Median Nerve Entrapment Workup

Updated: Mar 11, 2020
  • Author: Bardia Amirlak, MD; Chief Editor: Harris Gellman, MD  more...
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Workup

Laboratory Studies

Some evidence suggests that there is a higher prevalence of concurrent conditions, such as diabetes mellitus and rheumatoid arthritis, in patients with carpal tunnel syndrome (CTS). At present, however, there is not enough evidence to warrant routine laboratory screening for such conditions in all patients with newly diagnosed CTS. [71]

Low-value preoperative testing remains relatively common in patients undergoing carpal tunnel release and should be reduced. [72]

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Imaging Studies

Both ultrasonography (US) and magnetic resonance imaging (MRI) may be useful in the evaluation of patients with upper-extremity neuropathies. [73, 74] Atrophy can be appreciated in the involved muscles. Signal changes can also point to the affected muscles.

US can similarly identify the affected muscles by looking at the muscle mass, perfusion on Doppler US, and active contraction of affected muscles. [75, 76]  For diagnosis of CTS, peripheral nerve US may be particularly useful in combination with electrodiagnostic studies (see Procedures). [77, 78]

Sonoelastography also appears to be potentially useful for the diagnosis of CTS, in that the median nerve in CTS patients has been found to be substantially stiffer than in healthy volunteers. [79]  Ultrasound elastography may also be useful for determining the severity of CTS. [80]

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Procedures

Electrodiagnostic examination

Major limitations are associated with electrodiagnostic examination. False-positive and false-negative results are common. Patients with a positive clinical diagnosis of CTS and negative findings on electrodiagnostic studies improve with carpal tunnel release. [81]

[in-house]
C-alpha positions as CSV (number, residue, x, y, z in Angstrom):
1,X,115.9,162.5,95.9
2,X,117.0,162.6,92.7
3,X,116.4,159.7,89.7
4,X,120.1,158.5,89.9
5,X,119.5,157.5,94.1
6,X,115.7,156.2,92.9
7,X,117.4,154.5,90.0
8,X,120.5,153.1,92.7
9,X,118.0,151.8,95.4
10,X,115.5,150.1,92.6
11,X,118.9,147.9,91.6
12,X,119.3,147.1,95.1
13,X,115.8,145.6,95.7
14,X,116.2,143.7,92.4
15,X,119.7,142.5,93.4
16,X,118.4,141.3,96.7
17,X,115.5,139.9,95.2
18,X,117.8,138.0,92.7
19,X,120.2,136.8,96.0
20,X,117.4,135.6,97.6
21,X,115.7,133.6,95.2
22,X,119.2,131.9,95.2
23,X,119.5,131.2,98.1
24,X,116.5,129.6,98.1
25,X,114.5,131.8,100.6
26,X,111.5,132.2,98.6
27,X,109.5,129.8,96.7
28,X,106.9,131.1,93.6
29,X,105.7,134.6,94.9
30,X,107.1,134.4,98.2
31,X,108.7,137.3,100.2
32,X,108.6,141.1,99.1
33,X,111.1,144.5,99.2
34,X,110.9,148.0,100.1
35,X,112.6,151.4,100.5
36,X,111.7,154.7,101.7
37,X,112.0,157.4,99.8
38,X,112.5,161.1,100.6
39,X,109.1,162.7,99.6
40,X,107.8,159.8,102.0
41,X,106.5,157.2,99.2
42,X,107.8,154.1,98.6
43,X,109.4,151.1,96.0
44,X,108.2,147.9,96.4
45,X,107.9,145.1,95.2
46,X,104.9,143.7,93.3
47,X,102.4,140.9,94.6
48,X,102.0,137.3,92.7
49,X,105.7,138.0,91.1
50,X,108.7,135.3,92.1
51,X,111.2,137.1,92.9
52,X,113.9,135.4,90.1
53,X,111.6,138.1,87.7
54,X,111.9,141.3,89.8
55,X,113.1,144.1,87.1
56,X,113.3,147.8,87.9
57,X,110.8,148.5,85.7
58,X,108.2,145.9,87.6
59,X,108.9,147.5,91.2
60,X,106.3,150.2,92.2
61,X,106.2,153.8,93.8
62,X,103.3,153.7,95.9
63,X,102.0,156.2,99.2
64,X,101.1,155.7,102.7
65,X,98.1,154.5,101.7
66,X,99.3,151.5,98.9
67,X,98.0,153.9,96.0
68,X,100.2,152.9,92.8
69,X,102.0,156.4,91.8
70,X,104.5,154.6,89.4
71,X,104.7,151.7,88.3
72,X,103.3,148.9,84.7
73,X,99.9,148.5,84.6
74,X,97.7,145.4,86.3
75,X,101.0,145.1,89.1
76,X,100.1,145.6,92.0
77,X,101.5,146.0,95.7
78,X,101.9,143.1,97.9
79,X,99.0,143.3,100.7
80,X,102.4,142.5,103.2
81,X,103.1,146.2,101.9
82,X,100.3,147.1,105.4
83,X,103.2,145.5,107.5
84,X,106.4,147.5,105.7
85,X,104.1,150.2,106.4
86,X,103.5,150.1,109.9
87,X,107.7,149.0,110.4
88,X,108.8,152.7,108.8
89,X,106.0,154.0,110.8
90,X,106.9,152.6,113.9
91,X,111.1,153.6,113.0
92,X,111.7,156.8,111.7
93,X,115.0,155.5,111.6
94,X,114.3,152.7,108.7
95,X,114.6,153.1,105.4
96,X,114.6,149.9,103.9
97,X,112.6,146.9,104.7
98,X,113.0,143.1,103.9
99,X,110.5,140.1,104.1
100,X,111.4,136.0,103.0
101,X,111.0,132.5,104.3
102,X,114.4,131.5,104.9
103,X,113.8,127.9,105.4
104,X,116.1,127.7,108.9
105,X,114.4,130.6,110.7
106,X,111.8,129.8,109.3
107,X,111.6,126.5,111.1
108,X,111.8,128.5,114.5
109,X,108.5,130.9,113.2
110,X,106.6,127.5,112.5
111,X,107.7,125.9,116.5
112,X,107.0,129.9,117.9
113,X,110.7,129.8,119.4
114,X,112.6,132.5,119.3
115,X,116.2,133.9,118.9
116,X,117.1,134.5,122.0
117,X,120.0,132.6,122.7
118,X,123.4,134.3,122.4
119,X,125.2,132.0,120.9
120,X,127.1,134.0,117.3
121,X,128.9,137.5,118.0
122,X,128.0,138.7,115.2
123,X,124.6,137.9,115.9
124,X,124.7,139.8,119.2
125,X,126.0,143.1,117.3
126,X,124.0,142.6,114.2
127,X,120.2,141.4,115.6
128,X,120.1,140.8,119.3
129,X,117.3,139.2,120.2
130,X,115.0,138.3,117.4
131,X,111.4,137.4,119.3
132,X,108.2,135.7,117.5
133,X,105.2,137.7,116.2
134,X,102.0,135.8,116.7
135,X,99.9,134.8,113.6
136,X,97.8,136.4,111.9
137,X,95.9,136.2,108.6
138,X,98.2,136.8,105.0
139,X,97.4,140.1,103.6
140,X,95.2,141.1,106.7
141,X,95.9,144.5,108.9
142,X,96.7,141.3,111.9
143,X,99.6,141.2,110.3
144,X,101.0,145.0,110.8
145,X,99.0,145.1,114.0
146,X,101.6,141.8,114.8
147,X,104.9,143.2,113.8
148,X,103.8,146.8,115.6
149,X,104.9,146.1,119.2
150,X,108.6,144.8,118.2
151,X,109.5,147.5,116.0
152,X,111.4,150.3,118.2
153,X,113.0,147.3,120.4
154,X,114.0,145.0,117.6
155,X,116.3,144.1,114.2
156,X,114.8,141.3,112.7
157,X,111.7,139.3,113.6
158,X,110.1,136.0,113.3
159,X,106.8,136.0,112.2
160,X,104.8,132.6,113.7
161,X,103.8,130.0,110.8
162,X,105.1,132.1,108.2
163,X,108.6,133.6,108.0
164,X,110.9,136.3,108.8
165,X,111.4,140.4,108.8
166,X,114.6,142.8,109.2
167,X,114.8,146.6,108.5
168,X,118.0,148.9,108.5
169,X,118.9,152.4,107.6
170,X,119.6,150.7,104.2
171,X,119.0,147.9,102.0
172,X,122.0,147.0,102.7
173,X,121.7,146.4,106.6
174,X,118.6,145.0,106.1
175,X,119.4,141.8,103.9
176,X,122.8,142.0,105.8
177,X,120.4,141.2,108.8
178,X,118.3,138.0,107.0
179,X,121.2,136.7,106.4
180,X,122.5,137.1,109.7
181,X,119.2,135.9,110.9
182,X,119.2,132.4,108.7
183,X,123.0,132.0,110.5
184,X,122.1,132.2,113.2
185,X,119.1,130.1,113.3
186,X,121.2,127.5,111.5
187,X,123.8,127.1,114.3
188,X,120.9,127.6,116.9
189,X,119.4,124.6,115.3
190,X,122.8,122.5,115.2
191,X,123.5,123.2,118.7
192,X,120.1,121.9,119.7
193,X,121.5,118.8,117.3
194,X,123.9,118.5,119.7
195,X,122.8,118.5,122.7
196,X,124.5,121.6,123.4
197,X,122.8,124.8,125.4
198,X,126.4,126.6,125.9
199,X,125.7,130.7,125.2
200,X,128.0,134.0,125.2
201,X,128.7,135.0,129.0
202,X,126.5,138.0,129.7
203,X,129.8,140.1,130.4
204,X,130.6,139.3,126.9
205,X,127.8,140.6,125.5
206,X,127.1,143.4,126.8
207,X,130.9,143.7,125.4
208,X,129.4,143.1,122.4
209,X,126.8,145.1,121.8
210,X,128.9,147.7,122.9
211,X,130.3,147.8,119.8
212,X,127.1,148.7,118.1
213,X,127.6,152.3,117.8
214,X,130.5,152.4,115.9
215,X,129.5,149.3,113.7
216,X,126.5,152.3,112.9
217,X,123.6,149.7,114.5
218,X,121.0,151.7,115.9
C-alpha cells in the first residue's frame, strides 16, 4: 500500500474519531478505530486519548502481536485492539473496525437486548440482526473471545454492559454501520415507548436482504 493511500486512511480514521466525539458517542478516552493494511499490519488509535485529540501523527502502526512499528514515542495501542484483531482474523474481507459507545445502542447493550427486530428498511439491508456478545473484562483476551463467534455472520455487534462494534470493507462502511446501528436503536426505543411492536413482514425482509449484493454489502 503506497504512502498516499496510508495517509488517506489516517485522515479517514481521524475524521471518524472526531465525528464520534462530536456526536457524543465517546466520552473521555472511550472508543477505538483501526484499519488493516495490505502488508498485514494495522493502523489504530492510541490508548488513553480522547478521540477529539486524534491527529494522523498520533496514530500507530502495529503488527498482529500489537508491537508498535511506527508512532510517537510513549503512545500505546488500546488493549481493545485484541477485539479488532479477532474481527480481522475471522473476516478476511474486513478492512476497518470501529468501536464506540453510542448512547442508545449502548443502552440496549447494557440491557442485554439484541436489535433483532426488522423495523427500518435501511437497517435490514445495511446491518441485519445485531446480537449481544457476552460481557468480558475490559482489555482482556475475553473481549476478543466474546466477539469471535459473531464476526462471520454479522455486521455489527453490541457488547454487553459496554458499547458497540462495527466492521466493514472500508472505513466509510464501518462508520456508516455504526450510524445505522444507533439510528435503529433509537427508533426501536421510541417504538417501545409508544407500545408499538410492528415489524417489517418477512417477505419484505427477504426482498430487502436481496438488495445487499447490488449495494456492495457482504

Although electrodiagnostic studies provide quantifiable values, they are particularly dependent on the proficiency of the examiner. [82]  These studies should only complement the clinical evaluation by helping to localize the level and severity of the injury and to monitor the progression of the disease when it is being managed conservatively. Electrodiagnostic studies are not generally helpful in confirming a diagnosis of more proximal lesions.

The American Association of Neuromuscular and Electrodiagnostic Medicine (AANEM) has development a quality measurement set for the electrodiagnosis of CTS. [83]

Needle electromyography

Needle electrodes are placed into muscle to record fibrillation potentials; sharp waves and increased insertional activity indicate advanced nerve compression. However, electromyography (EMG) cannot differentiate a median nerve lesion at the pronator teres from a more proximal lesion. [84]  In addition, proximal median neuropathy is frequently normal preoperatively. [64]

Measurement of nerve conduction velocity

The velocity of motor and sensory nerve conduction is measured across definite landmarks. Latency greater than 3.5 ms or asymmetry of conduction velocity greater than 0.5 ms as compared with that of the opposite hand indicates possible entrapment neuropathy. Each segment of the upper extremity can be isolated for specific measurement.

Generally, an increase in sensory latency is observed first, and upon progression of the disease, an increase in the latency of motor fibers is seen. These studies assess only the large myelinated fibers, not the small ones that mediate pain. Nerve conduction studies may be less dependable when there is multiple levels of damage or when a systemic polyneuropathy is present.

Sensibility testing

Sensibility tests can be used to identify compressive neuropathies associated with sensory loss. These include two-point discrimination, Semmes-Weinstein monofilament (SWM) testing, and Strauch's ten test. The SWM test is more reliable, but it is time-consuming. [85]

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